Smoking rates among Medicaid enrollees are much higher than among the general population, with 33% of enrollees reporting being current smokers in 2007.1 This translates into 4.7 million smokers enrolled in Medicaid programs.1 Medicaid expenditures attributable to smoking total nearly $22 billion annually; representing 11% of total Medicaid expenditures.7 Tobacco-dependence treatments are highly cost-effective and even cost-saving.8 However, coverage for tobacco-dependence treatments differs widely from state to state. For example, FFS Medicaid enrollees in Oregon have coverage for all FDA-approved pharmacotherapies and three forms of tobacco-use cessation counseling, whereas FFS Medicaid enrollees in Alabama, Connecticut, Georgia, Missouri, Nebraska, and Tennessee have coverage for none.
Coverage not only varies among different Medicaid programs but also can differ among enrollees within the same Medicaid program, depending on their enrollment in either Medicaid FFS or a Medicaid MCO. In the 12 states where Medicaid MCOs were not required to cover the same benefits as Medicaid FFS, the coverage among the Medicaid populations in the state might differ. The survey did not examine differences between FFS and individual MCO programs; therefore, some states might be voluntarily providing the same FFS Medicaid coverage for tobacco-dependence treatments to certain Medicaid MCO enrollees. Differences in benefits between programs must be taken into account when assessing the overall progress toward the Healthy People 2010 objective.
The findings in this report are subject to at least three limitations. First, although all but four states provided some supporting documentation regarding covered tobacco-dependence benefits, only 62% of the documentation was complete for all covered treatments. Lack of documentation for any self-reported data increases the likelihood of reporting errors. Second, updates for certain Medicaid programs described in this report might differ from previous survey years; therefore, comparison with previous survey results could differ over time.5,6 In most cases, these differences have resulted from particular states reporting data on Medicaid MCO's voluntary coverage of tobacco-dependence treatments and not on FFS Medicaid coverage policies. Finally, these data represent coverage policies in 2007 and might not reflect current coverage policies in effect in some states.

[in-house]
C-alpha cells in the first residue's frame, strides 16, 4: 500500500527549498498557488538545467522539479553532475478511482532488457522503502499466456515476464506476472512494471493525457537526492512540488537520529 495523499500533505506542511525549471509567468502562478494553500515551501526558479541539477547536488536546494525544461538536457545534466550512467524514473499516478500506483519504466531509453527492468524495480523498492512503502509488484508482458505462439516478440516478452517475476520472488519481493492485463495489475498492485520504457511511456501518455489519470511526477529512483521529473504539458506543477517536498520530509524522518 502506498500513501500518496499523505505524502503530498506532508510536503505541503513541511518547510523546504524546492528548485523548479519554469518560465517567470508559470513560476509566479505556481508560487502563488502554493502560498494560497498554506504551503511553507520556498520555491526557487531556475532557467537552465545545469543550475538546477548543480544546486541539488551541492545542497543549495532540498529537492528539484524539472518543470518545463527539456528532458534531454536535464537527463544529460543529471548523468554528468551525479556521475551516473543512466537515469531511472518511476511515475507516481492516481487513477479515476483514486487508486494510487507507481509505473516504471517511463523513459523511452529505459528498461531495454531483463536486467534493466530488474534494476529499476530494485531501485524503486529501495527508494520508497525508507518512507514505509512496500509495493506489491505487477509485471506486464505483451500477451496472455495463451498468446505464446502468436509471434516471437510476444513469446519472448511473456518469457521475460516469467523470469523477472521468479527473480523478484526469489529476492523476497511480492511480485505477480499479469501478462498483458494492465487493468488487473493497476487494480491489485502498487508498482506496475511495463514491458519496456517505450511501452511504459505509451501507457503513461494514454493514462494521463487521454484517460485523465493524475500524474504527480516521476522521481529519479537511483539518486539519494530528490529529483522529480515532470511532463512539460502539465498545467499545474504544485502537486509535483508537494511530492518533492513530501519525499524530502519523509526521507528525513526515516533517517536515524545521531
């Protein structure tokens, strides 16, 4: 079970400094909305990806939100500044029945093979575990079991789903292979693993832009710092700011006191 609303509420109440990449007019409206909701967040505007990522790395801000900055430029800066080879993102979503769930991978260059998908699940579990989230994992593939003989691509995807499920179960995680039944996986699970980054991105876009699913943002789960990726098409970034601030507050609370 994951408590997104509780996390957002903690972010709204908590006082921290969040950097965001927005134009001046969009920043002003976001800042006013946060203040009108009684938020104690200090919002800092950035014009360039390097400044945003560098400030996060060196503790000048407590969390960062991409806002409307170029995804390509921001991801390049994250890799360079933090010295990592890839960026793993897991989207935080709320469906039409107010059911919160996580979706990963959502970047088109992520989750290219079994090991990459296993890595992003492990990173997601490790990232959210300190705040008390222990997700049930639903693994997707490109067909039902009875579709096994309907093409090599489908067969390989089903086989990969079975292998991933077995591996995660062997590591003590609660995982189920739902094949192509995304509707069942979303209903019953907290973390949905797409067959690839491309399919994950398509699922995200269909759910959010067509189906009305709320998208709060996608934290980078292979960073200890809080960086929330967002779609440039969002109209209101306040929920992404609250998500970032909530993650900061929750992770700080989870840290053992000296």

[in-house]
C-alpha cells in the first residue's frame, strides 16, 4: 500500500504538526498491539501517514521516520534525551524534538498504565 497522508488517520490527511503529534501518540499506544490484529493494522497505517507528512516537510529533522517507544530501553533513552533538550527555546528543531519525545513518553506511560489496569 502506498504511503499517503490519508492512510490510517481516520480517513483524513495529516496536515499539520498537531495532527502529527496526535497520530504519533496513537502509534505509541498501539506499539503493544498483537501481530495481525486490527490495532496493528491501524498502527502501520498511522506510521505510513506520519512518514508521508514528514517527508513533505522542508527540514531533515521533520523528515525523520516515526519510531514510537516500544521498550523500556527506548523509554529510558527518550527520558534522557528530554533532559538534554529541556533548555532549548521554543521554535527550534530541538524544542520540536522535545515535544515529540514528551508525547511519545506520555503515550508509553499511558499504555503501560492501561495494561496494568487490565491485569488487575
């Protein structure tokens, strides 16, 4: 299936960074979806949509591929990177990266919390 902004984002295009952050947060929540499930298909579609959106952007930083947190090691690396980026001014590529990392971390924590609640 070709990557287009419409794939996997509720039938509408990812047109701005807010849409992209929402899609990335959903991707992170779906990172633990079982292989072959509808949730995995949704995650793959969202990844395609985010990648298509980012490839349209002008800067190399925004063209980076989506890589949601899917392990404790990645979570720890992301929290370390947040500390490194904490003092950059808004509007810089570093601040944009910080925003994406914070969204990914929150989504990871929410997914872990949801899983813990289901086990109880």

The 2008 update to the Public Health Service's Clinical Practice Guideline urges all insurers, including Medicaid, to provide comprehensive coverage of effective treatments (both counseling and medication).2 The Guideline also notes that without insurance coverage, clinicians likely will not assess and treat tobacco use consistently. Although 43 Medicaid programs cover some form of tobacco-dependence treatment in their FFS populations, all but two states (New Mexico and New Jersey) place restrictions on this coverage through co-payments, stepped-care requirements, enrollment in counseling to obtain medication, limitations on number of treatment courses, and not covering combined treatments. To improve cessation rates in low-income populations, Medicaid programs should remove these barriers and improve access to tobacco-dependence treatments.2,9,10
*State Medicaid programs may contract with MCOs in their state to provide services for enrollees in their Medicaid programs. The specific arrangement varies from state to state, and the services covered under that contract also vary. Additional information is available at http://www.kff.org/medicaid/20010109a-index.cfm.
†In Idaho, Medicaid enrollees can use a Preventive Health Assistance program, which provides up to $200 in benefits per enrollee per year to be used for weight-management programs or tobacco-dependence treatments. Additional information is available from the Idaho Department of Health and Welfare at http://healthandwelfare.idaho.gov/site/4161/default.aspx.
‡Coverage for nicotine replacement therapy had been dropped in 2006.
§A “carve out” is defined as Medical services that are separated from a contract and paid under a different arrangement (Inkelas M. Incentives in a Medicaid carve-out: impact on children with special health care needs. Health Serv Res 2005;40:79-100).
State Medicaid Coverage for Tobacco-Dependence Treatments—United States, 2007. JAMA. 2009;302(22):2424-2426. doi: